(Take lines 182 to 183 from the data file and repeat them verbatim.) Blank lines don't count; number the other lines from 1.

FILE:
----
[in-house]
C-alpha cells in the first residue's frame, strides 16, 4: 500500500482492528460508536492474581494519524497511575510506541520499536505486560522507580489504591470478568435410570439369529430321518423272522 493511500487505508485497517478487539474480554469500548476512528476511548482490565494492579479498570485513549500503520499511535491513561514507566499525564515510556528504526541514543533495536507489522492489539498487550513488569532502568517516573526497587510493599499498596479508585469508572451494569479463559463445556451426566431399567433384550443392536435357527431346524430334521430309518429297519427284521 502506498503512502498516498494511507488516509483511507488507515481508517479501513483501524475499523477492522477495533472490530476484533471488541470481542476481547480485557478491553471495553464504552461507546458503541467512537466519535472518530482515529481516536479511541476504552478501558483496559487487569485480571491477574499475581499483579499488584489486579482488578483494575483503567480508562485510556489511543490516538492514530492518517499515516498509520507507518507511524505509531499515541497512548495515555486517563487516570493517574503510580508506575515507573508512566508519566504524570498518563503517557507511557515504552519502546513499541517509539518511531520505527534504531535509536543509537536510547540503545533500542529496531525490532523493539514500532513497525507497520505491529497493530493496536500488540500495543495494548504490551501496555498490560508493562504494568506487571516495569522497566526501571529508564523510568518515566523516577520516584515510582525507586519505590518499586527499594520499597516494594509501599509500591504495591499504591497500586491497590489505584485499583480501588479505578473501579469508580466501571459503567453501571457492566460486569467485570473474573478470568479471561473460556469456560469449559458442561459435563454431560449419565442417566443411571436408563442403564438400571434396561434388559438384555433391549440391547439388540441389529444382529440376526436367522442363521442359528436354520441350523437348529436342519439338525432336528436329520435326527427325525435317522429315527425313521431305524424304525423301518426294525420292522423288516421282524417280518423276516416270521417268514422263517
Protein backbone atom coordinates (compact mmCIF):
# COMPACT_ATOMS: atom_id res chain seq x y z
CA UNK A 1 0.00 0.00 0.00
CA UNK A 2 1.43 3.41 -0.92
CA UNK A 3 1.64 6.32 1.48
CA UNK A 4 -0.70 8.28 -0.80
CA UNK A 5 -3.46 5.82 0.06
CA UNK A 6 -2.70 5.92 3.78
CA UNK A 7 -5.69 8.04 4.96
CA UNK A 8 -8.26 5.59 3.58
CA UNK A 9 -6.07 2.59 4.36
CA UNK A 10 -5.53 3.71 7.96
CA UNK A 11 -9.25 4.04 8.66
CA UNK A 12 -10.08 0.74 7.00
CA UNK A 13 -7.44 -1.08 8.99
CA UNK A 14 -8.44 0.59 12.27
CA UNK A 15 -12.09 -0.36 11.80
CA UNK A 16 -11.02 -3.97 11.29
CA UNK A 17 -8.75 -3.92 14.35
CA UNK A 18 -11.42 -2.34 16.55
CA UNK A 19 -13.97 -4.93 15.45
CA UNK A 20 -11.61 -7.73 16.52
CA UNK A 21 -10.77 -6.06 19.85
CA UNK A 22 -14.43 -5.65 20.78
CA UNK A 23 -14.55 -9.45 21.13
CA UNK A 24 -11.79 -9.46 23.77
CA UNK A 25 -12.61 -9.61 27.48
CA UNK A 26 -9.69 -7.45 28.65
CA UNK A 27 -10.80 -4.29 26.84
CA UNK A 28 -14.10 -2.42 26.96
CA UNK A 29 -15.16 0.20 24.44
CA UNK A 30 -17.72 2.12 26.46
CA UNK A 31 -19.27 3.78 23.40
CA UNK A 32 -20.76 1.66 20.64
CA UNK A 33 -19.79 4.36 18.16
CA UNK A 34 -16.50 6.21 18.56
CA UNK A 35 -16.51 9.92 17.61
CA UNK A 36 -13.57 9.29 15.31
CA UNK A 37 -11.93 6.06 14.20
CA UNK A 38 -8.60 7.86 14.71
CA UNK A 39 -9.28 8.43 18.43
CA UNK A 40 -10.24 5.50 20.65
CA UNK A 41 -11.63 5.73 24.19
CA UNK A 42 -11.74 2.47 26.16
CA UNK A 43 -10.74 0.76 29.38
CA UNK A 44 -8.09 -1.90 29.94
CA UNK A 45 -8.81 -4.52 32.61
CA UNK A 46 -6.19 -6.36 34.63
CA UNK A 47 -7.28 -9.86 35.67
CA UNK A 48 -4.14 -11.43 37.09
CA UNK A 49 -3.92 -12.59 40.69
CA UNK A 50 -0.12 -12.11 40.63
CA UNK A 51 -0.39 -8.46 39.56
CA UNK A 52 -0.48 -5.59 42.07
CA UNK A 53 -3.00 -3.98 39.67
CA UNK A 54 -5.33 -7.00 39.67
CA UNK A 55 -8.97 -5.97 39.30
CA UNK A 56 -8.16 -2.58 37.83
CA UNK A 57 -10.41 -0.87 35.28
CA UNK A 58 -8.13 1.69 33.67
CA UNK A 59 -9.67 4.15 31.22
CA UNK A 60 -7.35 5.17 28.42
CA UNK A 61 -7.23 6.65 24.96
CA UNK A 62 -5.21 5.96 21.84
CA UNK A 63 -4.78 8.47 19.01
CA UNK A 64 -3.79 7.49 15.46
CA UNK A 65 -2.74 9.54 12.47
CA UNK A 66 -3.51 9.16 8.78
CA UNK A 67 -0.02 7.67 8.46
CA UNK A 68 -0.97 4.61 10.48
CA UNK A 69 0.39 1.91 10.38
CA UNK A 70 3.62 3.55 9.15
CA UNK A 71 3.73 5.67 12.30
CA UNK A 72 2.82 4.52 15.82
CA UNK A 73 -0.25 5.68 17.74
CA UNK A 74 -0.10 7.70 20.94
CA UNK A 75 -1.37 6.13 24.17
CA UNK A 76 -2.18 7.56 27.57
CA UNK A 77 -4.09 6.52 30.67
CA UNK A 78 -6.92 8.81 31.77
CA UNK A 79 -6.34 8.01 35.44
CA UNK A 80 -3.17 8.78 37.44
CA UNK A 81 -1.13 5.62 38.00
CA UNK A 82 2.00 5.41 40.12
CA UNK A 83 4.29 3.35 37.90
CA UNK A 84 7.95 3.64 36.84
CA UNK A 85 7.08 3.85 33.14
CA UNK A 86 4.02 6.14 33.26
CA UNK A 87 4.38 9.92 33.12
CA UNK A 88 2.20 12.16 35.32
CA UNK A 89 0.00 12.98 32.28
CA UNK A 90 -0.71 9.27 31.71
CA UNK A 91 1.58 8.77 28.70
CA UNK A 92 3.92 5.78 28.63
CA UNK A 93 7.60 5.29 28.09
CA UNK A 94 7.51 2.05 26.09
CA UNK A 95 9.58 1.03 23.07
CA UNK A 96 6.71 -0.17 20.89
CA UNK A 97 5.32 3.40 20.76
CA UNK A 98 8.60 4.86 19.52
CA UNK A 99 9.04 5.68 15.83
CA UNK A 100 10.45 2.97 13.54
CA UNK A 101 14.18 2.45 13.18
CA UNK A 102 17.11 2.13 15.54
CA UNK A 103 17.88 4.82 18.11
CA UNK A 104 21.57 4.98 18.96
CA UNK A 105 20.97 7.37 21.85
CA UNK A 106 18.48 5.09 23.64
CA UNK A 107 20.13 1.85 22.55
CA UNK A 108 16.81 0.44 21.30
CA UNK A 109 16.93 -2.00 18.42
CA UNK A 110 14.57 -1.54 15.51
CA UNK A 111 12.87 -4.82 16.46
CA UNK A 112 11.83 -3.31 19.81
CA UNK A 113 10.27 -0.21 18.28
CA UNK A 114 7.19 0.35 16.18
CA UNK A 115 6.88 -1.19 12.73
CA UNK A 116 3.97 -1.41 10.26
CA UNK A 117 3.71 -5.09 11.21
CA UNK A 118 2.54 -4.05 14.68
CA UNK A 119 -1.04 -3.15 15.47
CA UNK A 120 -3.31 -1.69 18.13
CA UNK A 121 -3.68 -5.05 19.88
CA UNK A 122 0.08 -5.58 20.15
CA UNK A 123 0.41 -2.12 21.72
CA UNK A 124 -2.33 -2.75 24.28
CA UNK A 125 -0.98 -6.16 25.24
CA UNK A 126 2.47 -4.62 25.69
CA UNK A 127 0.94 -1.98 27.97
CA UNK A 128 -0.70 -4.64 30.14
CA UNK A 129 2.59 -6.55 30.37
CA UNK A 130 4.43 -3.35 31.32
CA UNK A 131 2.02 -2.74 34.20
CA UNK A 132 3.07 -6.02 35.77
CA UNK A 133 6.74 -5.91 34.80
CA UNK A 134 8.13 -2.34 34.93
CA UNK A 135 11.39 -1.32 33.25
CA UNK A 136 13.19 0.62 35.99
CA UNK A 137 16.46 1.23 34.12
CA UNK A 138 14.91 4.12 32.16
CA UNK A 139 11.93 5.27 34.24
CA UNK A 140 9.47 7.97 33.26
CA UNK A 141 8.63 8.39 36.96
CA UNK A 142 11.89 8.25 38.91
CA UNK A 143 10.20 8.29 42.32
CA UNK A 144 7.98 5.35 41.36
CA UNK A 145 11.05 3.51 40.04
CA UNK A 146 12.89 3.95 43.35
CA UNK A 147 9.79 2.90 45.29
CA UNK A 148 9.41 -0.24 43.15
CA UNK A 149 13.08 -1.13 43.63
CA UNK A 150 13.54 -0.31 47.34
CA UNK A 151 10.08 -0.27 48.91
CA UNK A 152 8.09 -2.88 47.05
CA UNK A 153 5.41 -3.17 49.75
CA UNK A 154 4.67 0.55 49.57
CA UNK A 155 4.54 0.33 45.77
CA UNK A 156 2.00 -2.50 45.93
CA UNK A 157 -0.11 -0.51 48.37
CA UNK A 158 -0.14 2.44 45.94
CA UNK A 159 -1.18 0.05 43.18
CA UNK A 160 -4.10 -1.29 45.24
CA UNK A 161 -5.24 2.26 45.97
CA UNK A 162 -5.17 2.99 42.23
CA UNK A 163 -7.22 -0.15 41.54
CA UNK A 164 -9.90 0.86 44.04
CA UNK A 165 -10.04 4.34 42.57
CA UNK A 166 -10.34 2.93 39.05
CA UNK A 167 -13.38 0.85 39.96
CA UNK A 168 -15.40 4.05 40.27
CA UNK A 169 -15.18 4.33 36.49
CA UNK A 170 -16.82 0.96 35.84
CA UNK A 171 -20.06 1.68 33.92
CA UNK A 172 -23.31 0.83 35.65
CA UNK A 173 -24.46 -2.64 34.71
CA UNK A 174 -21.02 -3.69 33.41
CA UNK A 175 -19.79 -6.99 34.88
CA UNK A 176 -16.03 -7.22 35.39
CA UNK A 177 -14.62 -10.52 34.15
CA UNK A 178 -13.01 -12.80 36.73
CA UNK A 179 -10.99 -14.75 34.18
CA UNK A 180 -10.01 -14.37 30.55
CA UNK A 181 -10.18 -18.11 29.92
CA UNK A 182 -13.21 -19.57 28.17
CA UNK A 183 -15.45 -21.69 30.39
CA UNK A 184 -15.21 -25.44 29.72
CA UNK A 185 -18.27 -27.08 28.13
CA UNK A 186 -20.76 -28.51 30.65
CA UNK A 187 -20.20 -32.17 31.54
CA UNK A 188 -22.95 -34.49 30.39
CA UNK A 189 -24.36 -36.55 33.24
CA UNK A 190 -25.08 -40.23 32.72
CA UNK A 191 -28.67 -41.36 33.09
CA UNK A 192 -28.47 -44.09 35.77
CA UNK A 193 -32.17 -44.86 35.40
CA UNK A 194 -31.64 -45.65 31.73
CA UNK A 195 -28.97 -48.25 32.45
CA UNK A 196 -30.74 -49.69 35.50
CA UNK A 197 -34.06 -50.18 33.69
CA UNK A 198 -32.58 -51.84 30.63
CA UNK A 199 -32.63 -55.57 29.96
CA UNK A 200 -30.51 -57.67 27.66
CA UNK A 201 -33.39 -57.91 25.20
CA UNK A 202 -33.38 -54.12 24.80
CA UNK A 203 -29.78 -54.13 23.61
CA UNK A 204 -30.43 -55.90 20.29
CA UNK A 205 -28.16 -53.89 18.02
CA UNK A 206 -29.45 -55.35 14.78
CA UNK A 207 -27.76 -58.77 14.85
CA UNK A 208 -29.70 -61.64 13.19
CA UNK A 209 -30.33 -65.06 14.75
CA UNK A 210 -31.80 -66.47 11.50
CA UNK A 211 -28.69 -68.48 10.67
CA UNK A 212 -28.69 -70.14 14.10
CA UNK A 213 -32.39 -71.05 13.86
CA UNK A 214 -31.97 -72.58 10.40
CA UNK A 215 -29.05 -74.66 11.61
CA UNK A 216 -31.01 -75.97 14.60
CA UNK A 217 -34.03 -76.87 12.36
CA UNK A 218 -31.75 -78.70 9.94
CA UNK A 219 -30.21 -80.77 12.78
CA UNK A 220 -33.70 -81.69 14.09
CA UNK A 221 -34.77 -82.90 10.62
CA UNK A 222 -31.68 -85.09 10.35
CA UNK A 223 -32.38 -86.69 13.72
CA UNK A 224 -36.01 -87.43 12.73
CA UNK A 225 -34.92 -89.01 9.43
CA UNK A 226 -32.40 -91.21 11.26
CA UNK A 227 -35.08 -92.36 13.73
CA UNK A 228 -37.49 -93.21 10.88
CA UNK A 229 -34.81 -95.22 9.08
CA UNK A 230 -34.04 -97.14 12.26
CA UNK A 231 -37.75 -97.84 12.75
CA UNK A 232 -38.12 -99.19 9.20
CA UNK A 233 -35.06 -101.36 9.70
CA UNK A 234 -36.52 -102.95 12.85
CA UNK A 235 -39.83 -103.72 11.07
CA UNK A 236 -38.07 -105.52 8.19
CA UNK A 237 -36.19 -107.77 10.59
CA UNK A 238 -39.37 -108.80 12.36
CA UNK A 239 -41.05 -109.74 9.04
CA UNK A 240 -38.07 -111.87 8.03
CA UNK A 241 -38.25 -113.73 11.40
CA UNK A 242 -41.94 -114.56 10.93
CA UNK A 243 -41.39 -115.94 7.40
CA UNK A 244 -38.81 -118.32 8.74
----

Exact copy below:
CA UNK A 178 -13.01 -12.80 36.73
CA UNK A 179 -10.99 -14.75 34.18